Killing Fields of Pakistan

Over 150 people were killed in terror attacks in Pakistan just ten days before the July 25 elections and yet instead of protecting Pakistan’s citizens from the plague of terrorism, Pakistan’s military and intelligence establishment used its resources and personnel to arrest and detain unarmed supporters of PML leader Nawaz Sharif! That Pakistan’s security establishment has its priorities wrong is evident from the fact even though 371,388 troops are on election duty, they appear more focused on restraining civilian moderate politicians than in foiling terror attacks.
 
On Friday July 14, over 130 people were killed and 150 plus injured in a suicide attack on an election rally in Mastung, Baluchistan. Nawabzada Siraj Raisani, candidate of the Balochistan Awami Party (BAP) was among 128 people killed in a suicide attack on an election gathering just 60 km south-west of Quetta. Over 150 people were injured. Siraj Raisani was the younger brother of former chief minister of Balochistan Nawab Aslam Raisani.
 
According to a story in Dawn, “The blast had occurred when Siraj Raisani accompanied by his son was coming back from a stadium after distributing prizes among the players of a football match. “The suicide bomber blew himself up when local leaders were speaking at the gathering,” said a survivor who had received injuries.“The suicide bomber went near the stage where Siraj Raisani and other leaders were sitting and detonated the explosive-laden jacket he was wearing,” he said.”
 
The terrorist group Tehreek-Taliban Pakistan’s ‘Ghazi force Lal Masjid’ wing claimed responsibility for the attack “in a Whatsapp message.” Just two weeks earlier, “rockets were fired at the houses of Zahoor Buledi, BAP candidate for a provincial assembly seat, in Buleda and NP candidate Khair Jan Baloch in Jhaoo.”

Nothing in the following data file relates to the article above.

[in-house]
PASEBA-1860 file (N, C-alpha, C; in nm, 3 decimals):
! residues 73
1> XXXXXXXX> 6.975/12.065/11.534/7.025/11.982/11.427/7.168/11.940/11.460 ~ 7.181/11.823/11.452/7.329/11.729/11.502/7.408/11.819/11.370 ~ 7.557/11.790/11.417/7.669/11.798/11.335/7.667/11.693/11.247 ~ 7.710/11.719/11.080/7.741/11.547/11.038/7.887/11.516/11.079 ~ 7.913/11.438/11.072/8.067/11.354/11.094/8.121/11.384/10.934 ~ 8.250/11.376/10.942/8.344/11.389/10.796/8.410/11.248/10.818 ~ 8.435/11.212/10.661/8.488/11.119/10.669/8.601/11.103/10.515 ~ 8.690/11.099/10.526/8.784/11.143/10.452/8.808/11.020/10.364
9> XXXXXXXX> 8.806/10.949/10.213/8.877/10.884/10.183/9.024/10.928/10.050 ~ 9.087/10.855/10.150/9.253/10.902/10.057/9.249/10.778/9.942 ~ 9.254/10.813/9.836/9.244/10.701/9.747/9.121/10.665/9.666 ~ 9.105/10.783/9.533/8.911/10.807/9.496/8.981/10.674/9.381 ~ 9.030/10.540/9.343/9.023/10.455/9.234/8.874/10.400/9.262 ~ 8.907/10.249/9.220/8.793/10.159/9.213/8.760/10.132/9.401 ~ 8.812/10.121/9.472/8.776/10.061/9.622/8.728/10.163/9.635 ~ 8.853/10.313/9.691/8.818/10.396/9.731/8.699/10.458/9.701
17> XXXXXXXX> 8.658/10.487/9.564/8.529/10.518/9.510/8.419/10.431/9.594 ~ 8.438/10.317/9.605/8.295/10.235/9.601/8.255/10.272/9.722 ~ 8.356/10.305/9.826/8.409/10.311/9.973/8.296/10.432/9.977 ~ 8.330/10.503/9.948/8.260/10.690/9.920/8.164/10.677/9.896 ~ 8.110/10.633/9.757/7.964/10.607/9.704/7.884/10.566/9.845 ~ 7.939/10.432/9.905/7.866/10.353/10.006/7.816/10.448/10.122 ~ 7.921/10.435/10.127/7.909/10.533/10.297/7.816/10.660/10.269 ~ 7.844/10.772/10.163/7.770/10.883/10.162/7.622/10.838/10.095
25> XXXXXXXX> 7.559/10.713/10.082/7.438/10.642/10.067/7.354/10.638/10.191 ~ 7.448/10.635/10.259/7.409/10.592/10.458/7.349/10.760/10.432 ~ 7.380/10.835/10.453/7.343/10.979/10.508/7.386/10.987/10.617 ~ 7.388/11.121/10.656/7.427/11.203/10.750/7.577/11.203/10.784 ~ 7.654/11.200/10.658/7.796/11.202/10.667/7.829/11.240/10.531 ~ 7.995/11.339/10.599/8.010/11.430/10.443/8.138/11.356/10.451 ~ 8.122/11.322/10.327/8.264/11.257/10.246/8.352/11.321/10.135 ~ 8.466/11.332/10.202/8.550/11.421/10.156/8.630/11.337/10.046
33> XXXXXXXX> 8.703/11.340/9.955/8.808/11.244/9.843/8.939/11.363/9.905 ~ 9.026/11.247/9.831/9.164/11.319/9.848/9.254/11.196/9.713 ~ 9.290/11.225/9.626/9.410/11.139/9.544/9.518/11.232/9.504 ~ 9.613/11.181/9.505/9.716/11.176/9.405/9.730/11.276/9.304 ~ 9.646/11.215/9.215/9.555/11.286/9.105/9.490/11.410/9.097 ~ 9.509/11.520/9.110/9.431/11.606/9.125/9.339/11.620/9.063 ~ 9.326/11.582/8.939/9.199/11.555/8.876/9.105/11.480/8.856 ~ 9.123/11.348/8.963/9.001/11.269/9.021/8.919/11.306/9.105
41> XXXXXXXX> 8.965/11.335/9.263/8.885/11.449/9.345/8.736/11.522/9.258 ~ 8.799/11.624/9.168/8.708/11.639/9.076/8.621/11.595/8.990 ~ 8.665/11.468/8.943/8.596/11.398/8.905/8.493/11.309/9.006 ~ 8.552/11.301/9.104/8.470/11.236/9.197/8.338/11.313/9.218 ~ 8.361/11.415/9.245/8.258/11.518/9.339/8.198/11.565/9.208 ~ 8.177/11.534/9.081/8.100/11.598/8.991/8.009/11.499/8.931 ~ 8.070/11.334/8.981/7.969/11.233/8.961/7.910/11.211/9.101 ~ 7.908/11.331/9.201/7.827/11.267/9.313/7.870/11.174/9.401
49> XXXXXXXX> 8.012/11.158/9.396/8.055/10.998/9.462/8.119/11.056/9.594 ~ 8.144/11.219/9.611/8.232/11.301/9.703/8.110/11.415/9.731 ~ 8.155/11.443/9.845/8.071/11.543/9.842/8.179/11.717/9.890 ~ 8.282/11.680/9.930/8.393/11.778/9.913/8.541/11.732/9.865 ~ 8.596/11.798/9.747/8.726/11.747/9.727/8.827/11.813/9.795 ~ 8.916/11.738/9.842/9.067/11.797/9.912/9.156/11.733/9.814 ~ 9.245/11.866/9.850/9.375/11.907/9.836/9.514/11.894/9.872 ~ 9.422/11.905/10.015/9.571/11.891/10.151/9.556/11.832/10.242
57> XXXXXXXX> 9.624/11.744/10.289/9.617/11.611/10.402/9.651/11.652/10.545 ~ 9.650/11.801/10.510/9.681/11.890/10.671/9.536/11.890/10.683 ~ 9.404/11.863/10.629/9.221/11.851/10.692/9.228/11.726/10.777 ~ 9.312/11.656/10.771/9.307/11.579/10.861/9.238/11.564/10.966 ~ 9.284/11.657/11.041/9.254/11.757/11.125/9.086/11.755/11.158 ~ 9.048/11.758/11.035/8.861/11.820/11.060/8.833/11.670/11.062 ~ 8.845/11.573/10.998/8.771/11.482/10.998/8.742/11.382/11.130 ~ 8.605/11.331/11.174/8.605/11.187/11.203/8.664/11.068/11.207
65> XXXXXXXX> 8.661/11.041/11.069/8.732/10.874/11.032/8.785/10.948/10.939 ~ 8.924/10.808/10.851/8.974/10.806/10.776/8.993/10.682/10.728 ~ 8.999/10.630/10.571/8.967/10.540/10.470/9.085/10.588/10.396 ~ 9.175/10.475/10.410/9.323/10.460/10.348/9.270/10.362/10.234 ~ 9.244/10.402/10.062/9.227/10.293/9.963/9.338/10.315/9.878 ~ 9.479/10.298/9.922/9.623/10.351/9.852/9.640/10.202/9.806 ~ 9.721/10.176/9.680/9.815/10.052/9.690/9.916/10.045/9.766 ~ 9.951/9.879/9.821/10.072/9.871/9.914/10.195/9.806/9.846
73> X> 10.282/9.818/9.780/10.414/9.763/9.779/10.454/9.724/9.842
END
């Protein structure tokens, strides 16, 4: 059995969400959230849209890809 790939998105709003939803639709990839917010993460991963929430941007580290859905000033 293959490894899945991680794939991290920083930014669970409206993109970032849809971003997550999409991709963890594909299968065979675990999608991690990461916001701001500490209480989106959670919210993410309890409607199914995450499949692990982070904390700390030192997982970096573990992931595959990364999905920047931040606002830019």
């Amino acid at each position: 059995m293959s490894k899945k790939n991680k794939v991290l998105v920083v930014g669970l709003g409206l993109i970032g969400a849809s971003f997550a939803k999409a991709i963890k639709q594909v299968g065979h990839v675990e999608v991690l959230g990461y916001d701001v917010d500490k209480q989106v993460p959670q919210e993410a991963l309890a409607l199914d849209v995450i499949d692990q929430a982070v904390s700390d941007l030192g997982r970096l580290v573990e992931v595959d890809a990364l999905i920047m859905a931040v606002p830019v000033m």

A stern statement issued by the Human Rights Commission of Pakistan expressed “serious concern over the emerging pattern of violence” before the upcoming elections.
 
The HRCP addressed its questions to the caretaker government stating: “The numbing scale of yesterday’s attack in Mastung – now the third time an election gathering or political candidate has been targeted in three days – means asking some hard questions, not only of the civilian government, but also its security apparatus. Despite the excessive presence of security forces in Balochistan, the capacity of militants to strike on this scale appears to be intact.”
 
HRCP also reiterated: “the need for – and the right of – political candidates to be provided adequate security on the campaign trail. Election gatherings must not become killing fields. HRCP expresses its deepest condolences with the families of all those killed in Mastung and Bannu.”

Listen to the Business Community: ‘Pakistan’s Real Problems are at Home’

Instead of worrying about what is happening in neighboring countries, Pakistan’s first concern should be what is happening internally. This was the recommendation of the President of Pakistan’s leading business federation, the Federation of Pakistan Chambers of Commerce and Industry (FPCCI).
 
For decades when confronted with the fact that Pakistan has a water problem, not enough water for irrigation and not enough for drinking or sanitation, Islamabad’s explanation has been to blame India and say that India has broken the Indus Waters Treaty and extracted more water than it is allowed.
 
Mr Ghazanfar Bilour, President of FPCCI, asked the right question: Why is it that Pakistan’s leaders are “more concerned about dams being built by a neighbouring country and less concerned about building dams itself.” He further stated that all of Pakistan’s efforts to date to prevent “other countries” (namely India) “from building dams have remained futile as international institutions and the world community is not supporting our stance.” Hence, what Pakistan should do is instead is to “stop our efforts on the external front and focus on the internal front to ensure availability of water to save Pakistan.”
 
Mr Bilour pointed out that what Pakistan faced was not water scarcity but a lack of water conservation. “Egypt has the capacity to store water enough for 1000 days while Israel having its 60 percent area as the desert is exporting water while Pakistan can store water for thirty days.”
 
His recommendations were to build small dams “across the country as mega projects attract controversies which are against the national interests” and further to find some way to prevent the wastage of “thirty million acre-foot or ten trillion gallons of water every year to the sea which can be used to quench the thirst of masses while revolutionising the agricultural and industrial sector.”

 

Limits of Election Engineering: Raza Rumi’s Thoughtful Take